ROCKLAND — About 15 years ago, Rachel Campbell and Rusty Worcester created an unbreakable bond as high school player and coach and the love, admiration and respect between the two forged then essentially has come full circle for one of the most important days in Campbell’s life.
Campbell and Worcester first connected as athlete and coach at Georges Valley High School and, after they spent four years making memories with their diamond adventures, the two kept in touch.
In fact, Campbell eventually returned to teach and coach in the Midcoast and now, as fate would have it, is the Oceanside High School varsity softball assistant to longtime coach Worcester.
The two have a rapport, an unwavering connection, a mutual respect and, above all else, the love of a “daughter” and “parent.”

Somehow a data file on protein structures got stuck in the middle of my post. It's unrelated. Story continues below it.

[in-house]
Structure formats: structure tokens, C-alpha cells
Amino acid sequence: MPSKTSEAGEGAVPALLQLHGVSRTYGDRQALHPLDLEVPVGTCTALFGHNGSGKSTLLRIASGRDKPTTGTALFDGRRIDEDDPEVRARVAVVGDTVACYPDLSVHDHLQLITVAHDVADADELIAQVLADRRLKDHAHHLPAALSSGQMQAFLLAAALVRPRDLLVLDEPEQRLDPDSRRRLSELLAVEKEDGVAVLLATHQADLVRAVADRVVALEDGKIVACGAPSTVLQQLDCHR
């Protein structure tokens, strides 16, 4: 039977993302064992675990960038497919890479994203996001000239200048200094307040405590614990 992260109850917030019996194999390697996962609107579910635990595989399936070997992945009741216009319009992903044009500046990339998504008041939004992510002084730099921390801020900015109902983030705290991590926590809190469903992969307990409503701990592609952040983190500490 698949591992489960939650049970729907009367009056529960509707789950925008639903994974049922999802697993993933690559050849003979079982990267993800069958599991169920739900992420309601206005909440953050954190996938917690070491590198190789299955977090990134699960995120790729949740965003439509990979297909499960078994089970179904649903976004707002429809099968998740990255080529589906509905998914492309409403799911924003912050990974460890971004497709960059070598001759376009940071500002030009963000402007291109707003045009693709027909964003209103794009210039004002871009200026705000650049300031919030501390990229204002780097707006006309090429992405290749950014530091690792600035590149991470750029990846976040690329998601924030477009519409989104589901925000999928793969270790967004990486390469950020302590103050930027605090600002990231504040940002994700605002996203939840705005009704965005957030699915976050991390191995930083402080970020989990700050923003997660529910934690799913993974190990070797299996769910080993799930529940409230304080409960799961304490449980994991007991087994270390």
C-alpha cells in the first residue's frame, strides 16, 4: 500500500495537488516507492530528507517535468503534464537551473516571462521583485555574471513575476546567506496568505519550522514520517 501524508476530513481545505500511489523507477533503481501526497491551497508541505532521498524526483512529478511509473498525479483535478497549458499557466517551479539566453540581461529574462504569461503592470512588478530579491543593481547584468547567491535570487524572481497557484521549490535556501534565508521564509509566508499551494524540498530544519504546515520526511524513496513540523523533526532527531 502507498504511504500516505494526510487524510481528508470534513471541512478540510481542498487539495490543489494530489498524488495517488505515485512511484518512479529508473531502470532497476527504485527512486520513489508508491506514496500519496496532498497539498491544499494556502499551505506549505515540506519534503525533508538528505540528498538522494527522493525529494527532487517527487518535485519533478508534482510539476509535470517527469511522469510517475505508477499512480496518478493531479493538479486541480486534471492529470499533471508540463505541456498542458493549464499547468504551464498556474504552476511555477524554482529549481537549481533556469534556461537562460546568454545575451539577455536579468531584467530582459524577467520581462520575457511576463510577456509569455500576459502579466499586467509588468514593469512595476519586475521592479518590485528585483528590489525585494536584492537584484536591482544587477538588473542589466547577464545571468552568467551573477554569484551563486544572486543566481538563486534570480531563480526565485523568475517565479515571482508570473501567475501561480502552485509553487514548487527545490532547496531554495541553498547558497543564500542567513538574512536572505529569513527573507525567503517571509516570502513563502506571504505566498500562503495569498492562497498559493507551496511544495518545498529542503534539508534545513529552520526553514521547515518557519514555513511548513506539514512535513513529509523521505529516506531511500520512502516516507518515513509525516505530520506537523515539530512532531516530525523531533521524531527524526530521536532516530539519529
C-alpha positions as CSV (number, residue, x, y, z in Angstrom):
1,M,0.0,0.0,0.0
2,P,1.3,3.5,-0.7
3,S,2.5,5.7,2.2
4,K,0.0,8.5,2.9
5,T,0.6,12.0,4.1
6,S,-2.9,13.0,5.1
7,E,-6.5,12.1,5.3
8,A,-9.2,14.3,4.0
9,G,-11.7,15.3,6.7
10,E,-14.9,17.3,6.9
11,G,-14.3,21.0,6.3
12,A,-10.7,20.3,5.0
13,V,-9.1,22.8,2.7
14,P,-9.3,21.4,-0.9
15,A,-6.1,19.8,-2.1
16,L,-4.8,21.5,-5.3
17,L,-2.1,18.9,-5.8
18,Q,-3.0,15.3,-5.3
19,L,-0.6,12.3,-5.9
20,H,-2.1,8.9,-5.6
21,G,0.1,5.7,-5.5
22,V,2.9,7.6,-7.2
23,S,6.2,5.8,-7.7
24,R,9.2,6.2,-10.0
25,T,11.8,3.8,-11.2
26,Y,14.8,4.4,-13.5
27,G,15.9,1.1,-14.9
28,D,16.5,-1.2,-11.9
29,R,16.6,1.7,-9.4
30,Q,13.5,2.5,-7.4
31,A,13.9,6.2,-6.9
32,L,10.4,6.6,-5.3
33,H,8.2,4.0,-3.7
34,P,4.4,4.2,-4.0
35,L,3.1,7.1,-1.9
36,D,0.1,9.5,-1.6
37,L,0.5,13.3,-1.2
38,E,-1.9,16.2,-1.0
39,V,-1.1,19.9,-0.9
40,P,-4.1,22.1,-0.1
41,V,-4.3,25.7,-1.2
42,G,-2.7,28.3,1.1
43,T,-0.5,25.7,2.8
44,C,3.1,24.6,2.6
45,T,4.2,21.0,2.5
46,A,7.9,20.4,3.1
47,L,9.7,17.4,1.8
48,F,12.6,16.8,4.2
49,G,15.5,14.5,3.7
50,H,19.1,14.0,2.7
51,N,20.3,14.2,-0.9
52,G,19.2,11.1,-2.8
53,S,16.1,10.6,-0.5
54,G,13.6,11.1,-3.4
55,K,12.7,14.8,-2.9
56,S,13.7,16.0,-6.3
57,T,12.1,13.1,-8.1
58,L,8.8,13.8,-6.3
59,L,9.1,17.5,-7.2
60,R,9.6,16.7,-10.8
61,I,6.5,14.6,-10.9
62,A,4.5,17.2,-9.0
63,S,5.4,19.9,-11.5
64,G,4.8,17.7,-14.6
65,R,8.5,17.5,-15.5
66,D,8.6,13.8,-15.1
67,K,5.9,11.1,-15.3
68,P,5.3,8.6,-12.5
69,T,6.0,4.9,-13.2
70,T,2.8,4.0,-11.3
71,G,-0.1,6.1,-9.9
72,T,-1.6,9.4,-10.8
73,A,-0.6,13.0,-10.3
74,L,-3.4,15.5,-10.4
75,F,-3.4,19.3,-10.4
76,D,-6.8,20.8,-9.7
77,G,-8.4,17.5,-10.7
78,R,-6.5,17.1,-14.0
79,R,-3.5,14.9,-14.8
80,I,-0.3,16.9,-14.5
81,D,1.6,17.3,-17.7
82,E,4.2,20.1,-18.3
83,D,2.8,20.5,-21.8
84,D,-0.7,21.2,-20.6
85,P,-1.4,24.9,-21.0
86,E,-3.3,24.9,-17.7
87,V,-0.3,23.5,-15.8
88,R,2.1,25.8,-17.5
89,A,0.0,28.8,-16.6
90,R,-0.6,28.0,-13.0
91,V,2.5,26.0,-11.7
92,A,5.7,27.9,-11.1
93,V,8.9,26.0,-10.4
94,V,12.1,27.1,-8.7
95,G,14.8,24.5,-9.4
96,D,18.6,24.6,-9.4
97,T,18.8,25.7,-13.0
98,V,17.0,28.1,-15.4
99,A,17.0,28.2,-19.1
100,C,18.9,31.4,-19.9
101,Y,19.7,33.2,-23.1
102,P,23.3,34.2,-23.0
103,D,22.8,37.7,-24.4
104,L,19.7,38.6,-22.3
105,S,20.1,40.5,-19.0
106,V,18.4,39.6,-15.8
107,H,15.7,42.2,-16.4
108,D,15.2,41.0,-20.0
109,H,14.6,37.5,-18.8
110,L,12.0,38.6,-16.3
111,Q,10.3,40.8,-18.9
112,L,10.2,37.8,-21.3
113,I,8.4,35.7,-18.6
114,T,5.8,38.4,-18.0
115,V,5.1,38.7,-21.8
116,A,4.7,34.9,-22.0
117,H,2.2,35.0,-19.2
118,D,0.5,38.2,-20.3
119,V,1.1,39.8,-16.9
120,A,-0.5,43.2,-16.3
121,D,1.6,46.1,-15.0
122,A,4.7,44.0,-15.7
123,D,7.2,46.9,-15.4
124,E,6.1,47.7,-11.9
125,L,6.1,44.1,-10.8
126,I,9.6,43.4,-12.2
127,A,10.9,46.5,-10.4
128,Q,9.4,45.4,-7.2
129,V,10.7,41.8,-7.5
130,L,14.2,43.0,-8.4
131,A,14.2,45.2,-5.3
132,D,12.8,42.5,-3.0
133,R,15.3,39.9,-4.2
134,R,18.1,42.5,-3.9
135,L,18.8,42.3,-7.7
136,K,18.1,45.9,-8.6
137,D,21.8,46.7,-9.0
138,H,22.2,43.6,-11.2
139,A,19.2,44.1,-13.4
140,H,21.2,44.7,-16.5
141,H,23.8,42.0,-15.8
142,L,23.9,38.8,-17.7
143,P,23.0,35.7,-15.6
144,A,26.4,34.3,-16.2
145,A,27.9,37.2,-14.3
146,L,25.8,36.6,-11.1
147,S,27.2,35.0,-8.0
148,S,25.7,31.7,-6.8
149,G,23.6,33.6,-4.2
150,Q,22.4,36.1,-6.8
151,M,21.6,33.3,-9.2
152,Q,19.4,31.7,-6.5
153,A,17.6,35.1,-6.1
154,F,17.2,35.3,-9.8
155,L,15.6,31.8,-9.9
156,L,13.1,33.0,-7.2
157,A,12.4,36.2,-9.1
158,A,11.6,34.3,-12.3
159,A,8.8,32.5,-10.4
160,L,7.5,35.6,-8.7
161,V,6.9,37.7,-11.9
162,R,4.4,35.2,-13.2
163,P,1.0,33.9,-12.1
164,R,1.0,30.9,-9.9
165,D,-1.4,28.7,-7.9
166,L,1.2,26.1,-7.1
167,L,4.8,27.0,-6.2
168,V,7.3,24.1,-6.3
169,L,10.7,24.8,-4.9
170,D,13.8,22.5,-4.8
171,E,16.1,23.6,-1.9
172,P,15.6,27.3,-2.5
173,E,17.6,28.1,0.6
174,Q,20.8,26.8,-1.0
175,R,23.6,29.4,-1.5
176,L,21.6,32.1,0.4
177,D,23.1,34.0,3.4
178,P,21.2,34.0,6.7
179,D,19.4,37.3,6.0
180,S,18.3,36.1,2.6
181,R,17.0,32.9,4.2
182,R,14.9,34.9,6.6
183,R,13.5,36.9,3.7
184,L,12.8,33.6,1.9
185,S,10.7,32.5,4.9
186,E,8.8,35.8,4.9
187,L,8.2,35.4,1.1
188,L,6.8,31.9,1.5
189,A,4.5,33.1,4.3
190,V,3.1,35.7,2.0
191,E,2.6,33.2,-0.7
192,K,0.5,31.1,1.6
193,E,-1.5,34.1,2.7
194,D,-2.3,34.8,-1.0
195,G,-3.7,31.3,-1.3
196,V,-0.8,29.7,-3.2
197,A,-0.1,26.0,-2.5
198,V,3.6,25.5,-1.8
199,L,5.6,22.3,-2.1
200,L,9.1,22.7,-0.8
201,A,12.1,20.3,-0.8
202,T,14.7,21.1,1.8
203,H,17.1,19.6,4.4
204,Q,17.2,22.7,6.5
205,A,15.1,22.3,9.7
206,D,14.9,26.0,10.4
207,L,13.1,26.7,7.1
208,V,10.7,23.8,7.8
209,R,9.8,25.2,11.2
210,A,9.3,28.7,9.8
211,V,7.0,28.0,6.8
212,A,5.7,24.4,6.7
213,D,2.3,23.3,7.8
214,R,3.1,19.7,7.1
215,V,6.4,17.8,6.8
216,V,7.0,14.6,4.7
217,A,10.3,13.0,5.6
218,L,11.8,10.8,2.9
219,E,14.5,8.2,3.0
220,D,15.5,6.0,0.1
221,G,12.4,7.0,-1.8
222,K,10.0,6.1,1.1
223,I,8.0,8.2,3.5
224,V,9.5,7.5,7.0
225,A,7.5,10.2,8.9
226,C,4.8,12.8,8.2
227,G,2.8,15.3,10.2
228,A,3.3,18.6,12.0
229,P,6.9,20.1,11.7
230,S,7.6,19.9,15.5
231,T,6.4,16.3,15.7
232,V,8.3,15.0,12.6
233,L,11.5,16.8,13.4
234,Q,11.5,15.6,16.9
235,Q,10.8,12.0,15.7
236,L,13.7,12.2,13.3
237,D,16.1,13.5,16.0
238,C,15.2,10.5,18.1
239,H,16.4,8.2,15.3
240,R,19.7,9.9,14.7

In fact, Worcester first served as a coach and teacher for Campbell, but has grown to be a second father for the 31-year-old, and many of his “softball daughters” over his 17-year coaching career at Georges Valley and Oceanside.
And as a father-figure and someone Campbell admires, she asked Worcester, her second dad, to play a crucial role in one of the most important days of her life — namely, her wedding.
And the two, along with family and friends, traveled far from home to witness Campbell tie the knot.
Campbell and Jon Burns will be married, on a beach, on Friday, April 7 in Riviera Maya, Mexico. And Worcester will officiate the ceremony.
Campbell said she and Burns wanted to have a more “intimate, private” ceremony that included about 35 friends and family. And there was no better place then Mexico to make that happen. “We wanted something to make it a little more special, exciting and fun,” she said.
Campbell’s father, Linwood, died four years ago and, thus, she decided, when she got married she would have her mom, Jody McKee, walk her down the aisle. However, she also needed someone important to officiate the ceremony.
And that person was Worcester.